The Finnish food culture and Karelian culture heritage meet at the 30-year-old restaurant Konstan Möljä!
Located in the Hietalahti area, restaurant Konstan Möljä has got its name from a former word for pier. According to the owner of Konstan Möljä the word is based on a Latin word for pier. Already for centuries, piers have been places to where people have arrived and from where people have left- a natural meeting point. Piers have been places where people have cried, laughed, believed and hoped. For islanders the piers have been the connection to the rest of the world and link between reality and dreams. No wonder that the traditional Finnish restaurant has chosen this word for its name.
As a hint for visitors, it’s worth mentioning that in Konstan Möljä the owner is glad to tell the history of the restaurant. This is for once a restaurant where one can, and should, get to know the owner couple.
Konsta on the other hand is a Finnish male name, and a historical person: a Karelian docker.
Konstan Möljä was opened in 1981 so this year the restaurant is celebrating its 30th birthday. Besides traditional Finnish food the restaurant offers memories. On the walls of the restaurant there are both photos and items telling about the Karelian culture and pre-World War II ways of life. The interior has been designed and collected by artist Seppo Huunonen, who is from Vyborg. Konsta was his grandfather.
The actual restaurant is run by a couple and therefore it feels homey, almost intimate. The surrounding is despite its Finnish background international, since visitors have found it. The restaurant has by choice given up on big pr projects and focuses instead on maintaining a good reputation. The restaurant has already been mentioned in many travel books and TripAdvisor has turned out to be a triumph.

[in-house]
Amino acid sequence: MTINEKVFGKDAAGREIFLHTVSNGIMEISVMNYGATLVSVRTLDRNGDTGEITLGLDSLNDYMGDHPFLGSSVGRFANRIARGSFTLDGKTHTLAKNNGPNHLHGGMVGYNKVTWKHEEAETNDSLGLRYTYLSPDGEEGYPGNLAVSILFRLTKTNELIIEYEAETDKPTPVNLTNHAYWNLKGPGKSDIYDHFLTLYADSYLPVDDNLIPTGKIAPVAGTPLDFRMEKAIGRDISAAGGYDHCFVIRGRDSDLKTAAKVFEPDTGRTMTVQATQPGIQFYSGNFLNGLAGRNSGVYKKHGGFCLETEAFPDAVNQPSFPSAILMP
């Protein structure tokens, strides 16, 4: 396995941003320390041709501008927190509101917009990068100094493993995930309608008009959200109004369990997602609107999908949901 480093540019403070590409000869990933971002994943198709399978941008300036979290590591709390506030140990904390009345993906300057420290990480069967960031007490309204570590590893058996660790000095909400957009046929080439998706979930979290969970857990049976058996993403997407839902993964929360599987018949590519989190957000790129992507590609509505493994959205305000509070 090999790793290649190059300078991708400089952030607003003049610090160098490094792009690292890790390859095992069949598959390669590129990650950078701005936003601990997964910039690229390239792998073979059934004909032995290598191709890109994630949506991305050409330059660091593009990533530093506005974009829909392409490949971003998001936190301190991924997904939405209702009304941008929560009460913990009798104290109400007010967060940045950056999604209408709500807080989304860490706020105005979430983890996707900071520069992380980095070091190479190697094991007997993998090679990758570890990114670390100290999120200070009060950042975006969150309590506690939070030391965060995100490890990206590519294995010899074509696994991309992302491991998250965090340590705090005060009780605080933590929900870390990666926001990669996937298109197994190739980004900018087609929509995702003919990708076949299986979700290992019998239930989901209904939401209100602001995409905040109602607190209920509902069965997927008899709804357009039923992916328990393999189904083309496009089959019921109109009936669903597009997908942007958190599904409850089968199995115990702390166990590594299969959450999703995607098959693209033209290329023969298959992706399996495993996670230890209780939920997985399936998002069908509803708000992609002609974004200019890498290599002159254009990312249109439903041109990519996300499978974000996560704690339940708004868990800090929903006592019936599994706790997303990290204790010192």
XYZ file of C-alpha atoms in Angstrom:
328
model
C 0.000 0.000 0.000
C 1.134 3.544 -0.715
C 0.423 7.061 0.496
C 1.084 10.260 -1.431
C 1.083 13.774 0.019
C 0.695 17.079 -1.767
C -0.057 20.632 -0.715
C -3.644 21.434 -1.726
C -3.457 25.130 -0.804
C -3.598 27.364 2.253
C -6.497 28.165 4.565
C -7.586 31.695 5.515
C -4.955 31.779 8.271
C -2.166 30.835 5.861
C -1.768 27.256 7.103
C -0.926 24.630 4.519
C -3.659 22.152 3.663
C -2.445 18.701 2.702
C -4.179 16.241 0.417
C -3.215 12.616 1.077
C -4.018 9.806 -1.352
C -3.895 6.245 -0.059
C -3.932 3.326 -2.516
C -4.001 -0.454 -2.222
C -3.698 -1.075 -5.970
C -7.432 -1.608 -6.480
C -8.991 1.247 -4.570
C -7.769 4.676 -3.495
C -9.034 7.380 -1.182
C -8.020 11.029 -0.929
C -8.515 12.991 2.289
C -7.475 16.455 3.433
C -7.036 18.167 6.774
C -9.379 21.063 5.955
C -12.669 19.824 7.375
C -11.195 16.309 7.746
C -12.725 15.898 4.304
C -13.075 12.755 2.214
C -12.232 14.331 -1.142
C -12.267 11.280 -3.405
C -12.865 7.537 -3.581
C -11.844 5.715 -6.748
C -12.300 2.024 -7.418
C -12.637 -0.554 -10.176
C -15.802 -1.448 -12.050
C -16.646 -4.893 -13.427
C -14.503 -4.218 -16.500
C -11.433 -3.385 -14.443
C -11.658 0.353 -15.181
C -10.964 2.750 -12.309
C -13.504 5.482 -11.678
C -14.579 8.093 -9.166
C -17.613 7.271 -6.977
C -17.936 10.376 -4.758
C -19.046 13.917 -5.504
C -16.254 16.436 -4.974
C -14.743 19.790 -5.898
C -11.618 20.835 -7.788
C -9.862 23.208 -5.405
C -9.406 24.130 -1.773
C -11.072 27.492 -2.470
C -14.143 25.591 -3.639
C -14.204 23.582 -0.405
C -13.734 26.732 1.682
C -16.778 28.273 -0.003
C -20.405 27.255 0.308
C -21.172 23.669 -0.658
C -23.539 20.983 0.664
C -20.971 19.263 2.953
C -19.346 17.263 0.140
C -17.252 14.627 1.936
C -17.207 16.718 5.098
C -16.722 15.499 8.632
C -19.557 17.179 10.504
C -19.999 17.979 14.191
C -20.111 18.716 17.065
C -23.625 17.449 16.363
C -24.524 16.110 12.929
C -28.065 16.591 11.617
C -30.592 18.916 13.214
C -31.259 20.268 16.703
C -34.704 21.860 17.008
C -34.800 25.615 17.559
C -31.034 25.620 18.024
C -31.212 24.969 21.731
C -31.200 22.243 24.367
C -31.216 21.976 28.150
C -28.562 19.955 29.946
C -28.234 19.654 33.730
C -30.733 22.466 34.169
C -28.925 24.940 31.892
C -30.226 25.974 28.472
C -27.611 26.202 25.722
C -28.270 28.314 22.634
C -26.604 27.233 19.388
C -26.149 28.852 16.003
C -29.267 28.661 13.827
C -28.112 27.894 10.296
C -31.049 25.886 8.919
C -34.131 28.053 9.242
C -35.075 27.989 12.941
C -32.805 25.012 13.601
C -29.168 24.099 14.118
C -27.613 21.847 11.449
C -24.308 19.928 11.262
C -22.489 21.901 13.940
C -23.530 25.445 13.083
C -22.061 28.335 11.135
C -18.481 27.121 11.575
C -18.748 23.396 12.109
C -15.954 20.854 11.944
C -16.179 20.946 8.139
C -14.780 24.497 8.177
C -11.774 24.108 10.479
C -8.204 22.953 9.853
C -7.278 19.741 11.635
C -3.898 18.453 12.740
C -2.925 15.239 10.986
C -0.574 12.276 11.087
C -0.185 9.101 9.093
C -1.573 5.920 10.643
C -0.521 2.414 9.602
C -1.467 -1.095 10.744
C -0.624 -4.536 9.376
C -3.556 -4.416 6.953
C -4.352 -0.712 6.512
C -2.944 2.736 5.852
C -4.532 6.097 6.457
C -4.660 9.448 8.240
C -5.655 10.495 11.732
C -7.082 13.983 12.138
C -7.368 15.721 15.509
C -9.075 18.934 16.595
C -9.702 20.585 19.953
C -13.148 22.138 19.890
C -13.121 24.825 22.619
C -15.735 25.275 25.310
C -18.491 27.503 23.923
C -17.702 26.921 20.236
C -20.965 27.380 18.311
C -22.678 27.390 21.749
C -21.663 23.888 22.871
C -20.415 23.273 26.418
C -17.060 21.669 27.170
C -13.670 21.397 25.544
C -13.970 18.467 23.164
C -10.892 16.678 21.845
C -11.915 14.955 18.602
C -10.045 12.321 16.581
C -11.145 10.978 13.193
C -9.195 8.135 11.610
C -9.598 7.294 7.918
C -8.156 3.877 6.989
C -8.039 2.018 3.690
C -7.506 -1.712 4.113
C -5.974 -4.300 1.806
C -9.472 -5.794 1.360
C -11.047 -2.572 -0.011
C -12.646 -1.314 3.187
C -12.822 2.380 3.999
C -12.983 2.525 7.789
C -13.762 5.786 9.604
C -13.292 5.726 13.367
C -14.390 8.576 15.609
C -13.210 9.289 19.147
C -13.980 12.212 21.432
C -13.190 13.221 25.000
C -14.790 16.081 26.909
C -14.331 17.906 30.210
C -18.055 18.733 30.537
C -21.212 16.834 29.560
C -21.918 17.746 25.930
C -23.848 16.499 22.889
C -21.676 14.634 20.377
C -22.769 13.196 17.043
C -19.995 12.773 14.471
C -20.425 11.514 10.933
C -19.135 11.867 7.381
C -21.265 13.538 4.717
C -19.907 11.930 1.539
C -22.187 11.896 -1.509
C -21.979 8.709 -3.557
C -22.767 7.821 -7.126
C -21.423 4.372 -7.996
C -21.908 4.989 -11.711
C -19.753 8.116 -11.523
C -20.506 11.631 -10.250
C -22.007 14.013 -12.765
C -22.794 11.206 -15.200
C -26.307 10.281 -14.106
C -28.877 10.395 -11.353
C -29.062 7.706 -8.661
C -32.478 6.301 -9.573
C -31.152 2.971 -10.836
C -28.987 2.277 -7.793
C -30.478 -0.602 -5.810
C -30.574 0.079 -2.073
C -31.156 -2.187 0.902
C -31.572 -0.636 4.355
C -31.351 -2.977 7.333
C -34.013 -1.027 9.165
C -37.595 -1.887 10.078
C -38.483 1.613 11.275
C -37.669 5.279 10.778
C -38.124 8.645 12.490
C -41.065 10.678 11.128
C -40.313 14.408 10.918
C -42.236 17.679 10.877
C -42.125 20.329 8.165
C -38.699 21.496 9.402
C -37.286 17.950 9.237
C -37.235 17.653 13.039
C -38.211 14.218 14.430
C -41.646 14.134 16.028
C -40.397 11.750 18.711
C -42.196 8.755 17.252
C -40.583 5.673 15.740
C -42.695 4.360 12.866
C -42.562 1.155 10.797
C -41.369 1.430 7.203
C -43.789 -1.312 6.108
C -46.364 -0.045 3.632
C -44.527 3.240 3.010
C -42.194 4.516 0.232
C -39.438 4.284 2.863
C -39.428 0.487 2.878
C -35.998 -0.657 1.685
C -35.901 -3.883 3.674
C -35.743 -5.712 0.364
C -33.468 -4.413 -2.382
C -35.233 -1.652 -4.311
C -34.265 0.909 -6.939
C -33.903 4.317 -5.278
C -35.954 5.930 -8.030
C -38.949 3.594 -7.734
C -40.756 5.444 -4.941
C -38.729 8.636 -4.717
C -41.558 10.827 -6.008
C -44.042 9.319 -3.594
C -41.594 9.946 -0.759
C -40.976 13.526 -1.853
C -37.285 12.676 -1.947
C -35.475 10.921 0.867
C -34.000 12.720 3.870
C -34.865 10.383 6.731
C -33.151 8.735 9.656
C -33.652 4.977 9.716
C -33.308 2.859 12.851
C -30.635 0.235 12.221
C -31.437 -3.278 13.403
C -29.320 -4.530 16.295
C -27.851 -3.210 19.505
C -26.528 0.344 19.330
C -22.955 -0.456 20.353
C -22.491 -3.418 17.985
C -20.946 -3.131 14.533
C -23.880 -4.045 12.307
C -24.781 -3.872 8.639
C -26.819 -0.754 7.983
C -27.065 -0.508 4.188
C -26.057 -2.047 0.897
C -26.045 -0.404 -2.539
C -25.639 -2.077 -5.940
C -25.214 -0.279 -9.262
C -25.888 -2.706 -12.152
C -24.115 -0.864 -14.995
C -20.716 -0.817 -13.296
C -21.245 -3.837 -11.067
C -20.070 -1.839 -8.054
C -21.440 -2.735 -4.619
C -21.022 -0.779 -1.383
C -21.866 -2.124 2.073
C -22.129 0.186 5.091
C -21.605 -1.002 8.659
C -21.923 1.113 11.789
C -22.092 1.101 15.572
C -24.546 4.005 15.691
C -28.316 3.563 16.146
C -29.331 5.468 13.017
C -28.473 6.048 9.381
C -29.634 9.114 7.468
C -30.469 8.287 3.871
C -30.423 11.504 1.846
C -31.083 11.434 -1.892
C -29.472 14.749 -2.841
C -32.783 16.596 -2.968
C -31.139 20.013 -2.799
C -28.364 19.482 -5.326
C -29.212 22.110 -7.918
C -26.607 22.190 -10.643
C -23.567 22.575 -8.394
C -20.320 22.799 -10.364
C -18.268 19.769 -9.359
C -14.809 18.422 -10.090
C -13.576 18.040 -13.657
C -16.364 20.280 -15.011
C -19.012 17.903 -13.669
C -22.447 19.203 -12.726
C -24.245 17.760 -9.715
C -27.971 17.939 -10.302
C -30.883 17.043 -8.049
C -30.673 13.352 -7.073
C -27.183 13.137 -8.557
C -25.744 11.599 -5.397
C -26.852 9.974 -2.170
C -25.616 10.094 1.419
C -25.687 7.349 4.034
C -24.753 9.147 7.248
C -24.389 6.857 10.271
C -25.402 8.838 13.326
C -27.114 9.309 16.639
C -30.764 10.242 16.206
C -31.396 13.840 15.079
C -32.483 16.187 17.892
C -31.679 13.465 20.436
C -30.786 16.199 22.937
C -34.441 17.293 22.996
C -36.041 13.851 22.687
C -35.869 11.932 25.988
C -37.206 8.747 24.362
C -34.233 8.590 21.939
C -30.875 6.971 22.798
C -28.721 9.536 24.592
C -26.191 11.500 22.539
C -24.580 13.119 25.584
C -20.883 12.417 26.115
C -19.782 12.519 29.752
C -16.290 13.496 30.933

The restaurant is mostly known for the fact that it serves both its lunch and dinner in buffet form.
Nowadays it’s a rarity that Finnish restaurants serve dinner buffets. According to the owner there is always reindeer and salmon in the selection since that is what the majority is looking for when it enters the restaurant. Besides these two, the buffet consists of other Finnish treats like cold smoked salmon, marinated herrings, mushroom salad, sour cabbage, egg butter with Karelian pies and pickles. The buffet always has a soup, and a meat dish of the day, sea salmon fillet, oven vegetables and a variation of seasonal dishes. Potatoes can be enjoyed in many forms: there are cream potatoes, mashed potatoes and even boiled potatoes. The dinner buffet costs 18€/person.
Even the dessert is a fun surprise – Fazer’s Pihjala candy is nowadays a rare sight. When one is reminded of one’s grandmother’s house during dinner, one knows that this place is genuinely Finnish and cozy.